Inamori Center to Host Prize, Darwin Events


Case Western Reserve University's Inamori International Center for Ethics and Excellence will be awarding the first ever Inamori Ethics Prize in September 2008.

The main Inamori Ethics Prize events will take place September 4 and will include a lecture by the recipient, a symposium featuring area ethics experts and a black tie prize ceremony in Severance Hall. The winner of the inaugural Inamori Ethics Prize will be announced in June.

In addition, the Inamori Center will host a lecture by Robert Richards, Fishbein Professor of the History of Science and Medicine at the University of Chicago in September 2008. Richards, whose interests include the evolutionary basis of ethical behavior, will visit Case Western Reserve September 18-19 as part of the university's Year of Darwin celebration.

Additional information about the Inamori Center and its activities is available online. Read more.

Security Alert

Case Western Reserve University Police and Security Services has issued a security alert regarding a robbery that occurred at 11 p.m., February 8 at 11610 Euclid Ave., the parking lot between the Triangle complex and the Cleveland Institute of Art "factory" building. The incident occurred off campus and did not involve anyone from the university community. Because of the proximity to campus, however, Police and Security Services wanted to inform the university community. Read the full alert.

Campus News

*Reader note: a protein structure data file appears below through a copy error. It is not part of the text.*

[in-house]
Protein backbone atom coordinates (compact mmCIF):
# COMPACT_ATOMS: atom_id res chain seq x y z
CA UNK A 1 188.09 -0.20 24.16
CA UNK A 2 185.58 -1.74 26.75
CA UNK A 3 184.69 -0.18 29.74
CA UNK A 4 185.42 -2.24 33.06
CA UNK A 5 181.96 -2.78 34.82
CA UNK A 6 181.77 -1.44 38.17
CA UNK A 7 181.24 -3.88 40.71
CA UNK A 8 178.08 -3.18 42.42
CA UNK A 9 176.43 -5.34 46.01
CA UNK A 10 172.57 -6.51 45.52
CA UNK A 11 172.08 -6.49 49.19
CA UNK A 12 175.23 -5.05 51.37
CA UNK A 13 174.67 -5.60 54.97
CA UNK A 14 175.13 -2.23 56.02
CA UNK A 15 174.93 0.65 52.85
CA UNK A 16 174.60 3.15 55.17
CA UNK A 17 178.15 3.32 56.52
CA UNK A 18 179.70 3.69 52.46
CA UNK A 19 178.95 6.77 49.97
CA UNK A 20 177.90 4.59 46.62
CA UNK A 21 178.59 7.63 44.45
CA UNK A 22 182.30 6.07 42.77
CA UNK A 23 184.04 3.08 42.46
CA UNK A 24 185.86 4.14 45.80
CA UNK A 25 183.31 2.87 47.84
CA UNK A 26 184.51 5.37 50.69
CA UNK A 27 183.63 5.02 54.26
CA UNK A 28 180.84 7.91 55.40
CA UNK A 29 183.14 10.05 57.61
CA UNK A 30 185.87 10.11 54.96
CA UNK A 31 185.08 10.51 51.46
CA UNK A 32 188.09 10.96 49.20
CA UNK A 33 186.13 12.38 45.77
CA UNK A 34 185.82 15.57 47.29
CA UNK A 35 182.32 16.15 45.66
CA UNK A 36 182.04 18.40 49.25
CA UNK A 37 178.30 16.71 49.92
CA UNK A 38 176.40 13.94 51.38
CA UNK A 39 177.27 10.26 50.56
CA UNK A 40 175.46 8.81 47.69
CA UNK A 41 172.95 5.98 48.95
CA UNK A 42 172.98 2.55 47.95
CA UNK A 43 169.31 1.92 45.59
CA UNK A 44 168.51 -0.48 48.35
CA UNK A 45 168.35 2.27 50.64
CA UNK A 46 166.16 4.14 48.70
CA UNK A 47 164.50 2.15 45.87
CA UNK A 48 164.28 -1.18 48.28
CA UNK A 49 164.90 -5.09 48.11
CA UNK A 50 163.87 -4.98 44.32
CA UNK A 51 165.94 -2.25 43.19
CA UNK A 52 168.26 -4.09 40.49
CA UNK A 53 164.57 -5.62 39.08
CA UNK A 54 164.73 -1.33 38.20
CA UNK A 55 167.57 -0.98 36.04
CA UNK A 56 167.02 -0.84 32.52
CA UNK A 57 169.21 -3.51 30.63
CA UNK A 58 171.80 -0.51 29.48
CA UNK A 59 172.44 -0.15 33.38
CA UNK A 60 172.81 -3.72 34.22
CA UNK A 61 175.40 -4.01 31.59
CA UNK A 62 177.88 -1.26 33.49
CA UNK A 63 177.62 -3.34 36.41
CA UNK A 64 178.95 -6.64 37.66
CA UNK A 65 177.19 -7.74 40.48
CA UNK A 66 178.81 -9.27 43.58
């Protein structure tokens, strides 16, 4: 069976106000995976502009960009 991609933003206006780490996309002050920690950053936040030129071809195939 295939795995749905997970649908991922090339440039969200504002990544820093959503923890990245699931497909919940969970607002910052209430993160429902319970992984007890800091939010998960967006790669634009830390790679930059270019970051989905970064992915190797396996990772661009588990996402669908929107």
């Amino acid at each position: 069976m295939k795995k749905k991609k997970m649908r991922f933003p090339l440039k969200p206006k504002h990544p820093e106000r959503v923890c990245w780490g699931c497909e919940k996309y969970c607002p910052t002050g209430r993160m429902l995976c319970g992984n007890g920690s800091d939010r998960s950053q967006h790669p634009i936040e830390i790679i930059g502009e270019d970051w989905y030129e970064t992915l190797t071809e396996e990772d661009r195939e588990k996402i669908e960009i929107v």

The University Plan Steering Committee has scheduled four open forums within the next two weeks so that faculty, staff, students, and alumni can offer comments and questions about Case Western Reserve University's emerging goals and priorities. The faculty forum is scheduled from 3:30-5 p.m., February 12; the staff session will take place from 3:30-5 p.m., February 14; and meetings for students will be held at 11:30 a.m. to 1 p.m., February 19 and from 5:30-6:30 p.m., February 20. The session scheduled for February 20 will be held at the Peter B. Lewis Building, Room 103, while the rest of the meetings will take place in Ford Auditorium in the Allen Memorial Library Building. Cookies and coffee will be available at all of the forums. Faculty, staff and students who are unable to attend the forum set up for them may attend one of the others, while alumni are invited to attend any of the forums. Refer to the University Plan Web site for details on the strategic planning process.

On April 3, Kelvin Smith Library (KSL), in partnership with the university's biology department, will host GIS Technology: Sustaining the Future & Understanding the Past. The theme for this year's biennial symposium is "GIS - Global Public Health," with emphasis on using GIS technology to predict and guard against pandemics and infectious diseases. Members of the campus community who have used GIS in any health or environmental related study are invited to present a poster or brief demonstration at the symposium. Contact Ann Vander Schrier via e-mail or at 368-8689 for details or an application. Application deadline is March 3.

The campus community is invited to a farewell reception in honor of Kenneth Basch from 3:30-5:30 p.m., February 12 in the Hovorka Atrium. Basch, vice president for campus planning and operations, will become the executive director of Wake Forest properties at Wake Forest University.

For Faculty and Staff

Changes to the Accounts Payable "Payment Request" system are now in effect. For more information, go to the Accounts Payable Web site.

For Students

The Undergraduate Student Government Academic Affairs Committee is currently accepting nominations for the 2008 Teaching Excellence Awards. The awards are designed to recognize faculty and staff who excel in specific areas of undergraduate education. Awards will be given in five categories: Extra Mile Outside the Classroom; Outstanding SAGES Activity; Best Educational Program Organized by a Campus Office; Inspiring Professor; and Engaging Lectures. For information about the awards or to submit a nomination, refer to the awards Web site. Nominations will be accepted until midnight, March 2.